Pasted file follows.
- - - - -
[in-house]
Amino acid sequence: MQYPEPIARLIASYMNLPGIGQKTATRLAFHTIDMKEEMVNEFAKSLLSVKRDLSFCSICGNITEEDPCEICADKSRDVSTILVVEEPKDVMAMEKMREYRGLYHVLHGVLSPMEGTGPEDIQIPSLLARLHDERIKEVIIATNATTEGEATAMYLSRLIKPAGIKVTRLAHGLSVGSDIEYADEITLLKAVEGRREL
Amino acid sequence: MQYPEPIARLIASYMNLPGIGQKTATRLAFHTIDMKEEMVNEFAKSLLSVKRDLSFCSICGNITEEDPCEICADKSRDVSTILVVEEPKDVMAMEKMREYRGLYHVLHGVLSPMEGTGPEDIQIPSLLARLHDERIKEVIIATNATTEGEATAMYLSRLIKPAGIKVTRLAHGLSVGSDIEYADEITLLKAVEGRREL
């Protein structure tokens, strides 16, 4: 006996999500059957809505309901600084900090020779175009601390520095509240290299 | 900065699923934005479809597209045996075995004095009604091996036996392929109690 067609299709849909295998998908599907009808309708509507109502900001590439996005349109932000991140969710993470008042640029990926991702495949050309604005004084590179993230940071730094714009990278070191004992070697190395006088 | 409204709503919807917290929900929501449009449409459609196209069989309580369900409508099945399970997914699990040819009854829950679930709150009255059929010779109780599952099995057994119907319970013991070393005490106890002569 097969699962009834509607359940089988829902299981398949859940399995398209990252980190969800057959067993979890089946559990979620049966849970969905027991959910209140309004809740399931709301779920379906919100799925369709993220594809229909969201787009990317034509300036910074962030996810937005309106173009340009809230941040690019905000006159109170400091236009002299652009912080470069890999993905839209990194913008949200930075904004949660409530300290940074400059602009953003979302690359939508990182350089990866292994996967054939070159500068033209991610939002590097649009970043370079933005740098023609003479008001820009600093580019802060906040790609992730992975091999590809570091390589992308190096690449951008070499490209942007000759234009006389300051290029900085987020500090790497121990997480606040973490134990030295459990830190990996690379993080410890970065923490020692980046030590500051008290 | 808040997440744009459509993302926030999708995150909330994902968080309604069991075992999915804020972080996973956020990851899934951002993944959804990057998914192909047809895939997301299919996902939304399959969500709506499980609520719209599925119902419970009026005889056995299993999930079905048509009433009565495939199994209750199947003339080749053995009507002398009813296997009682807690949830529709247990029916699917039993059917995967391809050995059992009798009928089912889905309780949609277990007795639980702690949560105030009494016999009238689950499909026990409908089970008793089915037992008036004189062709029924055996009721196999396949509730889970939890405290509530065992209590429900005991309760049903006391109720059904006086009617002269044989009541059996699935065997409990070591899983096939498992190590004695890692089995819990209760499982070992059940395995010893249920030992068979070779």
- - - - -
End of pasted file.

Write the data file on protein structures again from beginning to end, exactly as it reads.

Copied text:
[in-house]
Amino acid sequence: MQYPEPIARLIASYMNLPGIGQKTATRLAFHTIDMKEEMVNEFAKSLLSVKRDLSFCSICGNITEEDPCEICADKSRDVSTILVVEEPKDVMAMEKMREYRGLYHVLHGVLSPMEGTGPEDIQIPSLLARLHDERIKEVIIATNATTEGEATAMYLSRLIKPAGIKVTRLAHGLSVGSDIEYADEITLLKAVEGRREL
Amino acid sequence: MQYPEPIARLIASYMNLPGIGQKTATRLAFHTIDMKEEMVNEFAKSLLSVKRDLSFCSICGNITEEDPCEICADKSRDVSTILVVEEPKDVMAMEKMREYRGLYHVLHGVLSPMEGTGPEDIQIPSLLARLHDERIKEVIIATNATTEGEATAMYLSRLIKPAGIKVTRLAHGLSVGSDIEYADEITLLKAVEGRREL
């Protein structure tokens, strides 16, 4: 006996999500059957809505309901600084900090020779175009601390520095509240290299 | 900065699923934005479809597209045996075995004095009604091996036996392929109690 067609299709849909295998998908599907009808309708509507109502900001590439996005349109932000991140969710993470008042640029990926991702495949050309604005004084590179993230940071730094714009990278070191004992070697190395006088 | 409204709503919807917290929900929501449009449409459609196209069989309580369900409508099945399970997914699990040819009854829950679930709150009255059929010779109780599952099995057994119907319970013991070393005490106890002569 097969699962009834509607359940089988829902299981398949859940399995398209990252980190969800057959067993979890089946559990979620049966849970969905027991959910209140309004809740399931709301779920379906919100799925369709993220594809229909969201787009990317034509300036910074962030996810937005309106173009340009809230941040690019905000006159109170400091236009002299652009912080470069890999993905839209990194913008949200930075904004949660409530300290940074400059602009953003979302690359939508990182350089990866292994996967054939070159500068033209991610939002590097649009970043370079933005740098023609003479008001820009600093580019802060906040790609992730992975091999590809570091390589992308190096690449951008070499490209942007000759234009006389300051290029900085987020500090790497121990997480606040973490134990030295459990830190990996690379993080410890970065923490020692980046030590500051008290 | 808040997440744009459509993302926030999708995150909330994902968080309604069991075992999915804020972080996973956020990851899934951002993944959804990057998914192909047809895939997301299919996902939304399959969500709506499980609520719209599925119902419970009026005889056995299993999930079905048509009433009565495939199994209750199947003339080749053995009507002398009813296997009682807690949830529709247990029916699917039993059917995967391809050995059992009798009928089912889905309780949609277990007795639980702690949560105030009494016999009238689950499909026990409908089970008793089915037992008036004189062709029924055996009721196999396949509730889970939890405290509530065992209590429900005991309760049903006391109720059904006086009617002269044989009541059996699935065997409990070591899983096939498992190590004695890692089995819990209760499982070992059940395995010893249920030992068979070779």